EU spirits bet on international trade for recovery after a challenging year marked by COVID
Brussels, 29 June 2021. 2020 has been a challenging year for Europe’s spirits sector: exports declined by -19%, according to spiritsEUROPE’s latest Trade Report published today. Rebuilding transatlantic ties, fighting protectionistic measures, and ensuring robust enforcement of commitments made by third countries are among the 10 key recommendation listed in the Report to maximize the sector’s future export potential and boost the recovery.
Commenting on the report, Ulrich Adam, Director General of spiritsEUROPE said “In the next decade, 85% of global growth will take place outside of the EU. International trade and the ability to export our products throughout the world will be more critical than ever before, not just for our sector, but for the EU’s economy as a whole. When companies export and invest abroad, they export high quality standards, creating mutual benefits and paving the way for a sustainable recovery.” .
Commenting on how to seize these opportunities, Ulrich Adam added: “We should start by going back to tariff-free trade in spirits with the US, our first global market. Rebuilding the transatlantic alliance is a must if we want to focus on economic recovery and on tackling common challenges efficiently, through a positive and ambitious agenda, including a reform of the WTO. Going forward, we need to ensure that sectors in which the EU has a trade surplus are not brought into unrelated disputes and that trade policy acts as an enabler of sustainable growth.”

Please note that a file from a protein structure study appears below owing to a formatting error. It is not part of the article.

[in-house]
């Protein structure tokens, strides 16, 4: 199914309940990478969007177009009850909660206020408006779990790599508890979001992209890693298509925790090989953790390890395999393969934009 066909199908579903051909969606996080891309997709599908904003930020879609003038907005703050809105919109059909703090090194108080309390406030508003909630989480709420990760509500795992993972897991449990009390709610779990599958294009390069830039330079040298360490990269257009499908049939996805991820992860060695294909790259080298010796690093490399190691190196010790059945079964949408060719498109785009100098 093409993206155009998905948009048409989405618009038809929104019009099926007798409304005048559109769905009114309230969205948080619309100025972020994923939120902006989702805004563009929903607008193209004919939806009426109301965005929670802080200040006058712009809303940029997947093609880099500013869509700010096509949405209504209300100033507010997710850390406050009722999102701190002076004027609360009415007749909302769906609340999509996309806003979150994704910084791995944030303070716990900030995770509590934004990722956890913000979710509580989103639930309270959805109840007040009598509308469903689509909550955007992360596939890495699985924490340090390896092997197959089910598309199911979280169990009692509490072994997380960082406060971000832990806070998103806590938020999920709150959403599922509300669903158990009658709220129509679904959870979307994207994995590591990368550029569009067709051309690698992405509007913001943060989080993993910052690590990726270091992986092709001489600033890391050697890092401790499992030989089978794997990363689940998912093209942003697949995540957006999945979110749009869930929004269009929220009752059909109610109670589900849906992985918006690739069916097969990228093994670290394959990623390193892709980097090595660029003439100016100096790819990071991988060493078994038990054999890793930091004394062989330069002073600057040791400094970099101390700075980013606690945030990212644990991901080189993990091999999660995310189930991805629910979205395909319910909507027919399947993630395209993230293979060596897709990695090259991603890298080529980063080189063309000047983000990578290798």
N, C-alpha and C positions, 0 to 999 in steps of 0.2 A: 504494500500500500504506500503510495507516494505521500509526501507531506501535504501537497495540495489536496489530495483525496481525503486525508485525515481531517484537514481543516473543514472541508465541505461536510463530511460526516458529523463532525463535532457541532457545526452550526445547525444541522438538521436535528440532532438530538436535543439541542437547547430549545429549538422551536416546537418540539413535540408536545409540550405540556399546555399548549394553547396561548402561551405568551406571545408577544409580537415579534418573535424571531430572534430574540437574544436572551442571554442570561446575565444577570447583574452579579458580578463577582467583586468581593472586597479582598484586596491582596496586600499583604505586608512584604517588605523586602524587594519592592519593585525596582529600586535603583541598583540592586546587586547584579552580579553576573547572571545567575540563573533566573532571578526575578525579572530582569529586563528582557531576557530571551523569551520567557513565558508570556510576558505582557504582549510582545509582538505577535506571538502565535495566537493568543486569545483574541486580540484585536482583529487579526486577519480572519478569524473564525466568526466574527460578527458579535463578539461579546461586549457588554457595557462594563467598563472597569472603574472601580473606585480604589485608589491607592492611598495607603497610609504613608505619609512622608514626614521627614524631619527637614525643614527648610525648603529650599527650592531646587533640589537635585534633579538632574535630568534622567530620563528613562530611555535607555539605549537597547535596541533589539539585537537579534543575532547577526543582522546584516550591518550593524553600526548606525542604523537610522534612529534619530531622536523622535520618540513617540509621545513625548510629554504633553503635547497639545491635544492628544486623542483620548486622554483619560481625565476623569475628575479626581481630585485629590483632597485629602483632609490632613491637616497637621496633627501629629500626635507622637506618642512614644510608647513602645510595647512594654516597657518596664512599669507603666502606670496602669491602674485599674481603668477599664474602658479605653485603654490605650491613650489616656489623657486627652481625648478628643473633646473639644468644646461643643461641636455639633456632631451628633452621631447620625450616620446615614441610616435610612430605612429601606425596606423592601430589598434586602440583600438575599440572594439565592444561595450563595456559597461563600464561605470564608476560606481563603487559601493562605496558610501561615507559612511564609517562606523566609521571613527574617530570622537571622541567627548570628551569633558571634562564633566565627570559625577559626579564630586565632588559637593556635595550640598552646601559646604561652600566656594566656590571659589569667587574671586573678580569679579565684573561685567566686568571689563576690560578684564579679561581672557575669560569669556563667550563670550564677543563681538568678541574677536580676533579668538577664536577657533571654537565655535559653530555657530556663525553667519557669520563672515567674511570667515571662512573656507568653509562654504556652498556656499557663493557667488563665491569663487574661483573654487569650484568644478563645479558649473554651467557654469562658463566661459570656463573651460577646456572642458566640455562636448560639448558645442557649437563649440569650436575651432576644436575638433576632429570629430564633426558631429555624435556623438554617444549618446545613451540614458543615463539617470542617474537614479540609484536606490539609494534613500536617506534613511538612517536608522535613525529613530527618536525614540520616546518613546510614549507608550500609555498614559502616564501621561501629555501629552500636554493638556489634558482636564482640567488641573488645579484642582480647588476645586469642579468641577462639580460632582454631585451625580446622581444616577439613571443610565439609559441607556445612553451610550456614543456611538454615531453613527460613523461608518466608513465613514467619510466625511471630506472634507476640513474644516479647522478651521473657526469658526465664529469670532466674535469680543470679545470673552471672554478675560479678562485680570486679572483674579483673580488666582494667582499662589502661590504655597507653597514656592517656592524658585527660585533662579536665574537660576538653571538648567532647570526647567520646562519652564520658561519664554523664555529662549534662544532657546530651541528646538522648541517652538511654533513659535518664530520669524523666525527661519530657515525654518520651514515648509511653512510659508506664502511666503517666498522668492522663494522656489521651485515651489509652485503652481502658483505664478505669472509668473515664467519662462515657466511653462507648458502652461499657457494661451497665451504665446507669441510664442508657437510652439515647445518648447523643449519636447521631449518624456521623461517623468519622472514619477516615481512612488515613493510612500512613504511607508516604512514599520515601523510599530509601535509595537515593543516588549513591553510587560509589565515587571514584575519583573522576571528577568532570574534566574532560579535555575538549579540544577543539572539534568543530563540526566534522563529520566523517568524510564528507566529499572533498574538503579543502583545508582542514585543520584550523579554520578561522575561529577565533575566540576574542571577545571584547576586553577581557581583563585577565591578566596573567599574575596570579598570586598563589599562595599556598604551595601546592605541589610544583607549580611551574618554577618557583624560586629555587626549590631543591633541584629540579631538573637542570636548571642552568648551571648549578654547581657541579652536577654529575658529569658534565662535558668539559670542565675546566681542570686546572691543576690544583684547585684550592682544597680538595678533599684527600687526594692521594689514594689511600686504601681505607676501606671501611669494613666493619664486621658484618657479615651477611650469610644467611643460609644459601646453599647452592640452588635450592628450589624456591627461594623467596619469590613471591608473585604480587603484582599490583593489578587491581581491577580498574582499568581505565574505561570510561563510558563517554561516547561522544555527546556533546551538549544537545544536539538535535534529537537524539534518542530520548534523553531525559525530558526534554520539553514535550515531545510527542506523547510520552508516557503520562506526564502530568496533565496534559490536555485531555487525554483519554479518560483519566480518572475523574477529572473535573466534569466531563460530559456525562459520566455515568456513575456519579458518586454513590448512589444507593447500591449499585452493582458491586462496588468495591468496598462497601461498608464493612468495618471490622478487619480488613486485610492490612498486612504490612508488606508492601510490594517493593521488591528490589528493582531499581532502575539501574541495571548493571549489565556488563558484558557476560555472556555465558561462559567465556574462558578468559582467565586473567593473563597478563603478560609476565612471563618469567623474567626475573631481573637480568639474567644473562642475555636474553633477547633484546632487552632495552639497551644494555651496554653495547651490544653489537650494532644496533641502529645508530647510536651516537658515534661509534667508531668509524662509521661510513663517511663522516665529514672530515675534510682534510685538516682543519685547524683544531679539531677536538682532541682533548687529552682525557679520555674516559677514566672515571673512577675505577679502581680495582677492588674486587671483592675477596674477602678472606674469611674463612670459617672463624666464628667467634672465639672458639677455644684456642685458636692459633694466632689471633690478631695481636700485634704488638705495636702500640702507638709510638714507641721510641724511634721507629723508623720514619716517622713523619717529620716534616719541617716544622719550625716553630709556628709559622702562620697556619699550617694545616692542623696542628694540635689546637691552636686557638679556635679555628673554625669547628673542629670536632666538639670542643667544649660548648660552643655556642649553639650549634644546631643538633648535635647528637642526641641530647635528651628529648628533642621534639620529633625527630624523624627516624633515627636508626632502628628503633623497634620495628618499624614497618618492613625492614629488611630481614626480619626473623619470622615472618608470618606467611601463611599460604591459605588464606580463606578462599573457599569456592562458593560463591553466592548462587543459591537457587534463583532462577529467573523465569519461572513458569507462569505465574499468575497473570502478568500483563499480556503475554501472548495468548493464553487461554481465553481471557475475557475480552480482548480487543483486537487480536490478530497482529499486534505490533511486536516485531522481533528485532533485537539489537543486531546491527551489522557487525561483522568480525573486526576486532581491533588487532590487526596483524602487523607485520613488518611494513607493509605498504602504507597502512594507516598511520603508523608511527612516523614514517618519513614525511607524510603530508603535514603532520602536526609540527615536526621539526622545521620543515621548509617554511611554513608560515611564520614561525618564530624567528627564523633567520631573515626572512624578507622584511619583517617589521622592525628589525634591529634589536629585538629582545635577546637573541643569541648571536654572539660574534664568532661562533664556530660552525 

The report contains 10 recommendations to strengthen the sustainable growth of EU spirits exports, building on past performance, in order to support the ongoing economic recovery of the sector.
Presenting these recommendations, spiritsEUROPE Trade & Economic Affairs Director Pauline Bastidon stressed the importance of an ambitious EU trade policy for European spirits. “Future growth in our sector will greatly depend on the EU’s capacity to rebuild transatlantic ties, maintain a constructive dialogue with China, ensure robust enforcement of commitments made by third countries, fight protectionistic measures in markets holding great potential such as India and strengthen the role and relevance of WTO. All these are shared objectives with the wider EU economy and a must to be able to put this health & economic crisis behind us all & embark on a green & sustainable transition.”
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